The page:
The London Sexual Health Programme is a partnership of London boroughs who have worked together over the last three years to deliver a new collaborative commissioning model for open access sexual health services.
These include services for the screening and treatment of Sexually Transmitted Infections (STIs), including HIV testing and diagnosis, and the full range of contraception. The programme was set up to lead the transformation of the service model to deliver improved public health outcomes, meet the increasing demand and deliver better cost effectiveness. In 2018 the programme activities are transitioning to a new team being hosted by the City Of London Corporation.
The scale of the problem
- London has the highest rate of STIs in England. Of the top 20 local authorities in England with the highest rates of new STIs, 17 were in London
- In 2016, more than 117,500 new STIs were diagnosed in London
- The number of cases of syphilis increased by 2 per cent in 2016, more than double the number in 2012
- STIs disproportionately affects young people in London, those aged between 15 and 24 years represent 37 per cent of all new diagnoses in 2016
- Rates of new STI cases are more prevalent in men (1,623 per 100,000) and women (1.069 per 100,00)
- Men who have sex with men (MSM) are disproportionately represented, accounting for 27 per cent of London residents visiting a specialist sexual health clinic
London boroughs spent almost £140m on sexual health services in 2015, including Genito-Urinary Medicine, Contraception and other related services. There is recent evidence that some STIs are beginning to reduce following several years of growth. In 2016, new diagnoses of HIV fell for the first time in London since the start of the epidemic in the 1980s. However, the demand for sexual health services in London continues to increase and indeed are a vital part of driving improvements in sexual health. There are also noticeable variations in access and activity across boroughs, with residents across London accessing services in central London.
What has been achieved so far?
The London Sexual Health Transformation Programme ended in March 2017 with the programme activities transitioning to a new team being hosted by the City Of London Corporation. The programme has:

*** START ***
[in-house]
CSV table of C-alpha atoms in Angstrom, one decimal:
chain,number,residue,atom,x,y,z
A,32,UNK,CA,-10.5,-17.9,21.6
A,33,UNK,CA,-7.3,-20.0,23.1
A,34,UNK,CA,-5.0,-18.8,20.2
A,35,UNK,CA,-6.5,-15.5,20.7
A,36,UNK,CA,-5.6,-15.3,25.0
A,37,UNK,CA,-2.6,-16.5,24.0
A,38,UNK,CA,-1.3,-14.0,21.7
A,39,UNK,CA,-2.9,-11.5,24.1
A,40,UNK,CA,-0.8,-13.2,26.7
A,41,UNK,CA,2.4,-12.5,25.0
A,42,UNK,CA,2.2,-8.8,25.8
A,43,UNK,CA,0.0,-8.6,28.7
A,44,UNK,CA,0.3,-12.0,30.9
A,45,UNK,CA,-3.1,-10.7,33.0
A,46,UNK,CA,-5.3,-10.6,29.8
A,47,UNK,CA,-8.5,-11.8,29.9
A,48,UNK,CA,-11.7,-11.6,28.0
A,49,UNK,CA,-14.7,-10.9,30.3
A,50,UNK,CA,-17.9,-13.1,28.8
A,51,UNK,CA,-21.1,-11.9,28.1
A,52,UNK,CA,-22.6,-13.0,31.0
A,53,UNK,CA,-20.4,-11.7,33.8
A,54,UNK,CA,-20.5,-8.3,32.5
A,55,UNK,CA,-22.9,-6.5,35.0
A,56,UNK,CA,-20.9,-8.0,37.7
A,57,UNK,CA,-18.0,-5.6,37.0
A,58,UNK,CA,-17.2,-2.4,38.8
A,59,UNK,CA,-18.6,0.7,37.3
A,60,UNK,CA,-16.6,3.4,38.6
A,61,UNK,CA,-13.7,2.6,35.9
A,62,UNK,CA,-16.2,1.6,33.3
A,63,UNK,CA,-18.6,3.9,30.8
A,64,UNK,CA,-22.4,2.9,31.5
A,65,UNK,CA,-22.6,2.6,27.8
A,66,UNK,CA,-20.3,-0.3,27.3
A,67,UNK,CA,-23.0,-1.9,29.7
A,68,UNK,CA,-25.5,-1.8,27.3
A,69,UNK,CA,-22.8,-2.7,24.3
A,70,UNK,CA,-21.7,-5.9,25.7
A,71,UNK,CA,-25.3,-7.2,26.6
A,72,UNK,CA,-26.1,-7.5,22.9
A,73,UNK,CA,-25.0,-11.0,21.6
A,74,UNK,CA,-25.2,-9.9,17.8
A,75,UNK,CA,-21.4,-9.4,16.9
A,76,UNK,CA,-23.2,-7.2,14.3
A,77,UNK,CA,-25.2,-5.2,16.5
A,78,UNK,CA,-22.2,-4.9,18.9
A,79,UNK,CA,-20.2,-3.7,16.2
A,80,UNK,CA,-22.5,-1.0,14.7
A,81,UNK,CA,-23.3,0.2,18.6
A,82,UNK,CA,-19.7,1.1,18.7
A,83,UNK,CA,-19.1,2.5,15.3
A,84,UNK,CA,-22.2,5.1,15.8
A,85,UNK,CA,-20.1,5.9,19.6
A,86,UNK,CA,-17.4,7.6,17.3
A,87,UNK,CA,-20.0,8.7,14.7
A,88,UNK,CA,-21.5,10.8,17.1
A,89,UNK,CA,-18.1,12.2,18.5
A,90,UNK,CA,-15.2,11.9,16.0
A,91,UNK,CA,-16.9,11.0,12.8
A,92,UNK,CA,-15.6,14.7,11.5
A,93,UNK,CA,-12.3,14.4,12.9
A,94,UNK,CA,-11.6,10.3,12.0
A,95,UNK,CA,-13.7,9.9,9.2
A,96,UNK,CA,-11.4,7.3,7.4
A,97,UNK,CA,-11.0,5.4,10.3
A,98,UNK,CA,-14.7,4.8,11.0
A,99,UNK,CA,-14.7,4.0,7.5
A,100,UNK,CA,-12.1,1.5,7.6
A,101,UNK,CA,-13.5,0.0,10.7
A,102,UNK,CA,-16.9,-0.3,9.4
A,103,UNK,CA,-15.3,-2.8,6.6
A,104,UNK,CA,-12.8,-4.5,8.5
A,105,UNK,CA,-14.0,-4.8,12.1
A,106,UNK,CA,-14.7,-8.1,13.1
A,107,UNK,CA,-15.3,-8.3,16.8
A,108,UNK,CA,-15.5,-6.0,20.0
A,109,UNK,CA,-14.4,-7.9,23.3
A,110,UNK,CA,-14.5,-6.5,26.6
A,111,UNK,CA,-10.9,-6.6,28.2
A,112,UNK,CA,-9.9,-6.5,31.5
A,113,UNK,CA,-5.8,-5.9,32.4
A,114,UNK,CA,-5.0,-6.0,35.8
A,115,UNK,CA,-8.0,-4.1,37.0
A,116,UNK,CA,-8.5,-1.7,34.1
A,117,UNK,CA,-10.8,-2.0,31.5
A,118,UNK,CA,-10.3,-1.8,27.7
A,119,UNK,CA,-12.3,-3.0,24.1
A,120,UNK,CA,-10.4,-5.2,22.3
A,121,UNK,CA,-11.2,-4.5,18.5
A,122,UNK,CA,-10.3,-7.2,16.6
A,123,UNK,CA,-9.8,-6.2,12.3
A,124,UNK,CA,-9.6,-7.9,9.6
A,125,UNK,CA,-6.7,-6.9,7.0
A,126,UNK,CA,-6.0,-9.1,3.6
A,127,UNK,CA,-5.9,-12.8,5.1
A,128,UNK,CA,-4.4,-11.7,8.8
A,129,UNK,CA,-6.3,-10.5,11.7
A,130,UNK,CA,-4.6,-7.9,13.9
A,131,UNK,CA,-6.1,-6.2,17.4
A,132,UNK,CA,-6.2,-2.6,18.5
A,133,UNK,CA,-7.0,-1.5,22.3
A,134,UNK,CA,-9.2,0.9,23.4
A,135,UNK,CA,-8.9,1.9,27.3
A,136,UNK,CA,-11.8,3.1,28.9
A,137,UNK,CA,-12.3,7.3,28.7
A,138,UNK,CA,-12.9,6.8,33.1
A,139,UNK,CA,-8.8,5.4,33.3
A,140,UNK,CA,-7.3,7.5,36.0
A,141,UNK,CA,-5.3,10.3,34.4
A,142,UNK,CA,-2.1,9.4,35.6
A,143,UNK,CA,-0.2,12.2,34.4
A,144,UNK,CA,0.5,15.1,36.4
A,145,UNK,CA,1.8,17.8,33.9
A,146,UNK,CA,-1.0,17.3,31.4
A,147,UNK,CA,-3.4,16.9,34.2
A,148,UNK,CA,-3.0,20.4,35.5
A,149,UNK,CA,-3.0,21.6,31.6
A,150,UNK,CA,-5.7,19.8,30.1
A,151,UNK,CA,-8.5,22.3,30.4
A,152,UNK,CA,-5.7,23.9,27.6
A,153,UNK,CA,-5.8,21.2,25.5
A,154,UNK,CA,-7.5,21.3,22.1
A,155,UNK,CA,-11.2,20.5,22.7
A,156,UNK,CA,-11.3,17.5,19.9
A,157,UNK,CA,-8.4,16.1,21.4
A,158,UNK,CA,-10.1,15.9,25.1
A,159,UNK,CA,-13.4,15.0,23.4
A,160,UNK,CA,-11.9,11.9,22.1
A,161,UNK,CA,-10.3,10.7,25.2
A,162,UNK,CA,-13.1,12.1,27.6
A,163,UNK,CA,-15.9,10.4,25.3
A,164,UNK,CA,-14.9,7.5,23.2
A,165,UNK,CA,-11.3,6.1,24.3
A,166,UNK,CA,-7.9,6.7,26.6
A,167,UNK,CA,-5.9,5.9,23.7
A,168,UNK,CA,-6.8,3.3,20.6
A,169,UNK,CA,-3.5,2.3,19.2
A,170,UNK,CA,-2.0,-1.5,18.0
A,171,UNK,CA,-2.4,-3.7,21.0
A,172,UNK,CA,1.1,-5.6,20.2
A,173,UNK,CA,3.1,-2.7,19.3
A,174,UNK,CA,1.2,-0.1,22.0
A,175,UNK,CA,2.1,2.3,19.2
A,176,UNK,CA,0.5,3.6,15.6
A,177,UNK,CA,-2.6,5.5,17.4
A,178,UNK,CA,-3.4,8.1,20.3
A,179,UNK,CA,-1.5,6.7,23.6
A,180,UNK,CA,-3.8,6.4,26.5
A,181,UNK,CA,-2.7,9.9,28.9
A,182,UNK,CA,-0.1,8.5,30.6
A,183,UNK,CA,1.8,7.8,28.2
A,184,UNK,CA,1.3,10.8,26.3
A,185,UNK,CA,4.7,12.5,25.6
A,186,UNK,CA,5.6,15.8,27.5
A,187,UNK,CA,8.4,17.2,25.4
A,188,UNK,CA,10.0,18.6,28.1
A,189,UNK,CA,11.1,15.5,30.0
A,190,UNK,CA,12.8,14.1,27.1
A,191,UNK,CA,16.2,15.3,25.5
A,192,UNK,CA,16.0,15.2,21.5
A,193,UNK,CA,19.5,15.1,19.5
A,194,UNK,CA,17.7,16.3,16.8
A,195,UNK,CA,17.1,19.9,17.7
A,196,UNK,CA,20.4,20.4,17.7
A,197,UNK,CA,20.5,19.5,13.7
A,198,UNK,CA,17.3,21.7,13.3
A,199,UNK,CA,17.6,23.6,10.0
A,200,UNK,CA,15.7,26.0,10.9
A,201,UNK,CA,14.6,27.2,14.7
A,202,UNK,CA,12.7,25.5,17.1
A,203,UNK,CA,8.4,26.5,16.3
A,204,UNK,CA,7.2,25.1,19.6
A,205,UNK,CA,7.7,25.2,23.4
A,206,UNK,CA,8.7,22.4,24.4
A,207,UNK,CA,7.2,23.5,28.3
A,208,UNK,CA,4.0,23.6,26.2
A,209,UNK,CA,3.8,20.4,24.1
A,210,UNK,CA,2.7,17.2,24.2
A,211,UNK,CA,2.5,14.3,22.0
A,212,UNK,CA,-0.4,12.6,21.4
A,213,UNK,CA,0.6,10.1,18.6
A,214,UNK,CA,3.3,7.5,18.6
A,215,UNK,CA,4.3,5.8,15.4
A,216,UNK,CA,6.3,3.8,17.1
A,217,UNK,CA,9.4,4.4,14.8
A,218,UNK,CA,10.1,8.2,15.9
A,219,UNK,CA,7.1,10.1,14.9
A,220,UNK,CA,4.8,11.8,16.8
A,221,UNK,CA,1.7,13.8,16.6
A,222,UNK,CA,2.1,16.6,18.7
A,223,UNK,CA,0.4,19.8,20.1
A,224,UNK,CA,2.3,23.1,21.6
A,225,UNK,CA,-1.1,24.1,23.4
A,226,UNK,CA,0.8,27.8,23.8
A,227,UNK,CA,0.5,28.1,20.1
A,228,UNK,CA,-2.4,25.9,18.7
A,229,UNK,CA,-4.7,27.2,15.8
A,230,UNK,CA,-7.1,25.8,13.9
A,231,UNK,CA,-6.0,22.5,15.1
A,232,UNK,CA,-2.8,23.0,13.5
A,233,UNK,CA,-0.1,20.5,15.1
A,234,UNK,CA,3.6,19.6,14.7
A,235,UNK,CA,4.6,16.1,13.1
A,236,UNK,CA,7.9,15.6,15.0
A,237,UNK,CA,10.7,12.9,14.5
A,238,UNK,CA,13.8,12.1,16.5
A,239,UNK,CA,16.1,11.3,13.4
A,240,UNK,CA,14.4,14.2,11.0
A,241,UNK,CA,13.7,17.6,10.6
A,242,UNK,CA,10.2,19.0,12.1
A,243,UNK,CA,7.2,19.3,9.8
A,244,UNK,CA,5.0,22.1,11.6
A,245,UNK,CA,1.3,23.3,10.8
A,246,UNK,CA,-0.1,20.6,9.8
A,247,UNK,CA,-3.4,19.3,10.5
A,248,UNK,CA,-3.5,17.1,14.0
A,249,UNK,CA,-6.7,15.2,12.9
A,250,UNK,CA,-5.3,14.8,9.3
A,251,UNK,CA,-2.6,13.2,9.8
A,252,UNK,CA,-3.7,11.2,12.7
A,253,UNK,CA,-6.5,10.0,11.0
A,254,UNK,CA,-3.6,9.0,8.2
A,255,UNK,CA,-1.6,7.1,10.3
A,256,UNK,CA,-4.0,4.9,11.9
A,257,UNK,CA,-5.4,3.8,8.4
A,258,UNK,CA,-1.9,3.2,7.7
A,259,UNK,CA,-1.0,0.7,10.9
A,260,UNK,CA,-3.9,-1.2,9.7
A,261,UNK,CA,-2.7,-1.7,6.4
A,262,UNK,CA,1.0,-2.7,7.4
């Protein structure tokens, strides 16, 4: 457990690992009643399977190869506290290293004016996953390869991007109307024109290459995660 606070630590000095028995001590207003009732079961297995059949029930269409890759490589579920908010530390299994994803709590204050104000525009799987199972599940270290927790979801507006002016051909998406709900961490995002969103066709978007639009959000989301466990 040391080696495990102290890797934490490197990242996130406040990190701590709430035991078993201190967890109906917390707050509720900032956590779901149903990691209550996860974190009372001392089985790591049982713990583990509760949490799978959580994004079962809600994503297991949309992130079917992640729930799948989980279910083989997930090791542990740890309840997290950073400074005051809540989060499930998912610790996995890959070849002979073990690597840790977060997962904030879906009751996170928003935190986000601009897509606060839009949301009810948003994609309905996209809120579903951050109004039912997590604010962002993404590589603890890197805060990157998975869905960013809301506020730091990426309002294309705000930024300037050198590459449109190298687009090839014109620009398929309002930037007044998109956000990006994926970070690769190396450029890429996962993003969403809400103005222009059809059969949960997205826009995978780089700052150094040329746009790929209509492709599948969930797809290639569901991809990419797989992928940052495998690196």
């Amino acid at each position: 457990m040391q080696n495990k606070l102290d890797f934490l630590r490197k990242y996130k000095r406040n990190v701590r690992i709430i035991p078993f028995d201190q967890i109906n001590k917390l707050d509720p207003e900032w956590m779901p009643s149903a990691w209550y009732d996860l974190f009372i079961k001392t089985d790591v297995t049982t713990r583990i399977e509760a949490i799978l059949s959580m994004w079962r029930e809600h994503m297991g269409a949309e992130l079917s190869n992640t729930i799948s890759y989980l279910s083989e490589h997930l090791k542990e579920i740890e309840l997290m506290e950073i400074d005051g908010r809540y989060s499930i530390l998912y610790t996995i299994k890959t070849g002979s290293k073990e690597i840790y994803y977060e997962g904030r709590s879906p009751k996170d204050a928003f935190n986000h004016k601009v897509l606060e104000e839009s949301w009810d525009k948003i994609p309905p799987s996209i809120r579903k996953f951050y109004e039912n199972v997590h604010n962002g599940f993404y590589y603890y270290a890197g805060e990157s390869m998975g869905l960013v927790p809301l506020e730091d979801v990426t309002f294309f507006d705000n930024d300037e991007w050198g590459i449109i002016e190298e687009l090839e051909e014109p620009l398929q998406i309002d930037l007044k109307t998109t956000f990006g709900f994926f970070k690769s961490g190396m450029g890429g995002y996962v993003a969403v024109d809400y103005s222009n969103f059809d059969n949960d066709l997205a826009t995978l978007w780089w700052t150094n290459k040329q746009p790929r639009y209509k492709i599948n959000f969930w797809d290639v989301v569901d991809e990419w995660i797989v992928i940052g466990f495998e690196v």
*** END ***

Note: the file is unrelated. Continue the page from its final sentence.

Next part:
- worked collaboratively to agree a new model for sexual health services. From 2018 this will include a new online (self-sampling) service that will deliver improved resident access and experience. Clinic access will still be open to all, but streamlined with those able to use the online service supported to do so.
- Across London, clinics will be providing integrated sexual health services, bringing together services for infections and for contraception. This combination is popular with service users, especially young people and young adults, helps to meet both needs together and is efficient, helping to make better use of resources.
- built and maintained partnerships across London. The Programme has been a unique collaboration in terms of scale and complexity, working across 32 councils and many services.
- The Programme’s focus is on supporting long term, financially and clinically sustainable open access sexual health services across the capital, based on shared clinical standards and outcomes.
- led a detailed and complex procurement process for the online service element of the programme, and agreed a contract with Preventx to deliver the e service from January 2018. Preventx lead a consortium including Chelsea and Westminster NHS Foundation Trust, LloydsPharmacy and Zesty.
- The Programme’s focus is on a free, confidential online service which will bring convenience for service users, designed around the changing ways people now access services, and delivers increased cost effectiveness for commissioners. As the service rolls out and develops, it has the potential to reach groups not currently in contact with services.
What happens next?
The first clinic offering the e-service will go live in January 2018, with further mobilisations across clinics in the participating boroughs over the first few months of 2018. Self-sampling kits will be available through clinics allowing patients to order a kit to be delivered to their home address.
As part of the planned roll out of the service, from May 2018 self-sampling kits will also become available in clinics to be given out to eligible service users to use in clinic or elsewhere.
The programme has issued regular briefings to stakeholders.